GM: Unlike in other property markets where construction of high value, commercial high-rise buildings and retail shopping centres is actively taking place, local developments have been on a small-scale basis. Some have suggested big is no longer beautiful in Zimbabwe. If you look closely, our formal economic activities have been on the decline from as far back as the early 2000s. The country has lost a significant number of international brands, especially retail. As formalised economic activity declines, demand for real estate also slows. This is seen through occupancy rates in the large-scale commercial buildings, the quality of tenants occupying them, rentals per square metre and overall annual returns.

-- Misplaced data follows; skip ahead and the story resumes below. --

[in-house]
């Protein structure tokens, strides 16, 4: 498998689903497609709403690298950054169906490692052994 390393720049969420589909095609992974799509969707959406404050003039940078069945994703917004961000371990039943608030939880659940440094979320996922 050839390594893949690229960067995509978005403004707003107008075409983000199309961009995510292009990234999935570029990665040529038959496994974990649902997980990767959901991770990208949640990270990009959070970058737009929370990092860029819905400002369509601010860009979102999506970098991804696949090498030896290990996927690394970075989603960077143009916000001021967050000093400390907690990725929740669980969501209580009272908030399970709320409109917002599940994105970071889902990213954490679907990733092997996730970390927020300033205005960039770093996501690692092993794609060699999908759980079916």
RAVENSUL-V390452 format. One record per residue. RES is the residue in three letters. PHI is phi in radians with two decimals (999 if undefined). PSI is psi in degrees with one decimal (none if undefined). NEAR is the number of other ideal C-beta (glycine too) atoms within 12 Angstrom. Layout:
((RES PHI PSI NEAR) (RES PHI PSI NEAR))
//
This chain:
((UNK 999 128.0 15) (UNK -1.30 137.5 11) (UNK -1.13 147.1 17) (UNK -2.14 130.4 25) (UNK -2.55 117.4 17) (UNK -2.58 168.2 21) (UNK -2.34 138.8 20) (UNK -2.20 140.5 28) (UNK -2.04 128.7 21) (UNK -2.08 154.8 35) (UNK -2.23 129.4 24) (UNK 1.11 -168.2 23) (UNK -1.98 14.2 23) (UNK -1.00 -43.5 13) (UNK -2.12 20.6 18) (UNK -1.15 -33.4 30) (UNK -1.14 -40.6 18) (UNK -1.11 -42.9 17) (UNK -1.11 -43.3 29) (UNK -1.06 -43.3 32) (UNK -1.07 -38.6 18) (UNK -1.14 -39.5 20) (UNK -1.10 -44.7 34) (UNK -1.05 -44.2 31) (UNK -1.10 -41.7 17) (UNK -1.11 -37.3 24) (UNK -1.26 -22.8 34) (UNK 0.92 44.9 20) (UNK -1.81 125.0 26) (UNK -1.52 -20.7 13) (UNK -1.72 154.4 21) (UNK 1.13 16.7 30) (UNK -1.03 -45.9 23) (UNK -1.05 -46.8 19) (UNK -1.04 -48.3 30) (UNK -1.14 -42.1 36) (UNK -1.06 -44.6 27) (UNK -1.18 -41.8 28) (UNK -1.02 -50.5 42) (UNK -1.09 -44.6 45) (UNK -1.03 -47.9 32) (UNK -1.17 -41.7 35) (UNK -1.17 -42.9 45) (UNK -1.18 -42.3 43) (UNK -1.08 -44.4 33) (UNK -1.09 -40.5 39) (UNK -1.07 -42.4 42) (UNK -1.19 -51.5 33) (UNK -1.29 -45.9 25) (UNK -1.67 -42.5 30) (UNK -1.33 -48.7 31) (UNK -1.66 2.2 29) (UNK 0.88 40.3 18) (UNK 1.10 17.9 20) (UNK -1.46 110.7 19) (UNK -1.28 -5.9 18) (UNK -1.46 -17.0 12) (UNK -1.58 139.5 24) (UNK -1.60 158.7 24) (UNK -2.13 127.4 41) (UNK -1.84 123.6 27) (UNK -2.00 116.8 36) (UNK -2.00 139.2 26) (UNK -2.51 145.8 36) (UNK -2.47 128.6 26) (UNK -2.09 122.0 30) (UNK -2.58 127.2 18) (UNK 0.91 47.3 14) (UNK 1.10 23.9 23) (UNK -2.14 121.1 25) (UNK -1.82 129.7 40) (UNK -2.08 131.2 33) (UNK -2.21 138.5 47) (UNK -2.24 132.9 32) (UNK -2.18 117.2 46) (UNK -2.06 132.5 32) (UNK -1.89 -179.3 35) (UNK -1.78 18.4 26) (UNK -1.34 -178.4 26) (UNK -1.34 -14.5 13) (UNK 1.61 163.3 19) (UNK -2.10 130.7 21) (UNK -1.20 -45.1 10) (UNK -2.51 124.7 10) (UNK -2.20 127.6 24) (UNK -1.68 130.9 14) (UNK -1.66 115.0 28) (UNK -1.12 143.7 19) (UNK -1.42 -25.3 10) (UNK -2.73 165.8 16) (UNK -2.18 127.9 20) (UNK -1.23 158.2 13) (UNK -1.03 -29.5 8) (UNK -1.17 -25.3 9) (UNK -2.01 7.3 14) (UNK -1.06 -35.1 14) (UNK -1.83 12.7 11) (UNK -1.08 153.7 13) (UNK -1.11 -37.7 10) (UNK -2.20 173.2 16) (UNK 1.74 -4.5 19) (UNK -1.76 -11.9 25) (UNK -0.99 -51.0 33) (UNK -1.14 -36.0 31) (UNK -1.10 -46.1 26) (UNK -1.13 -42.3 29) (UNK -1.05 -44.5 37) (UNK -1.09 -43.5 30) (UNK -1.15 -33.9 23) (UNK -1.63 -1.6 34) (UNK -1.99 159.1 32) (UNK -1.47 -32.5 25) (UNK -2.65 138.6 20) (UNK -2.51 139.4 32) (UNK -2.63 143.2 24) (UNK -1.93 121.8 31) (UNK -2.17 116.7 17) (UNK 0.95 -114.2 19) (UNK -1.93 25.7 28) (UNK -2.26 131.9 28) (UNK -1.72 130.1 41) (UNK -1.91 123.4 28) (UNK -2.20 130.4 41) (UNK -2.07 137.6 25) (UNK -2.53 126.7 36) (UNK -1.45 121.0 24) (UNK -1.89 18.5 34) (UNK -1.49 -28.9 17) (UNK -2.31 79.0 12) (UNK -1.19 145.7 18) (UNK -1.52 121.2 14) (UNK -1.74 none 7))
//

MC: How have your collections been?

GM: Our collections dropped by two percentage points over the year. These are undesired consequences of growth. We have been aggressive in growing our occupancies, which grew from 81% to 87%. I think that thrust divided our attention. Going forward, we need to significantly improve on our collections. We have also been a bit more understanding to those of our tenants who needed more time to recover from the effects of the Covid-19 pandemic.

Admittedly, economic sectors recovered at a different pace. Our US dollar rental revenues moved from 25% to 52% as a percentage of total annual revenue over the full year 2022.

If you add the development revenue, our US dollar revenue was at 71% for the full year. Our thrust is to grow those numbers, bearing in mind that we have certain of our tenants who get budgetary support from the government.

The year 2023 promises to be a challenging one. The high levels of inflation, electricity shortages, volatile exchange rates, low gross domestic product growth and seemingly declining capacity utilisation are some of the macroeconomic factors that will continue to stress business operations.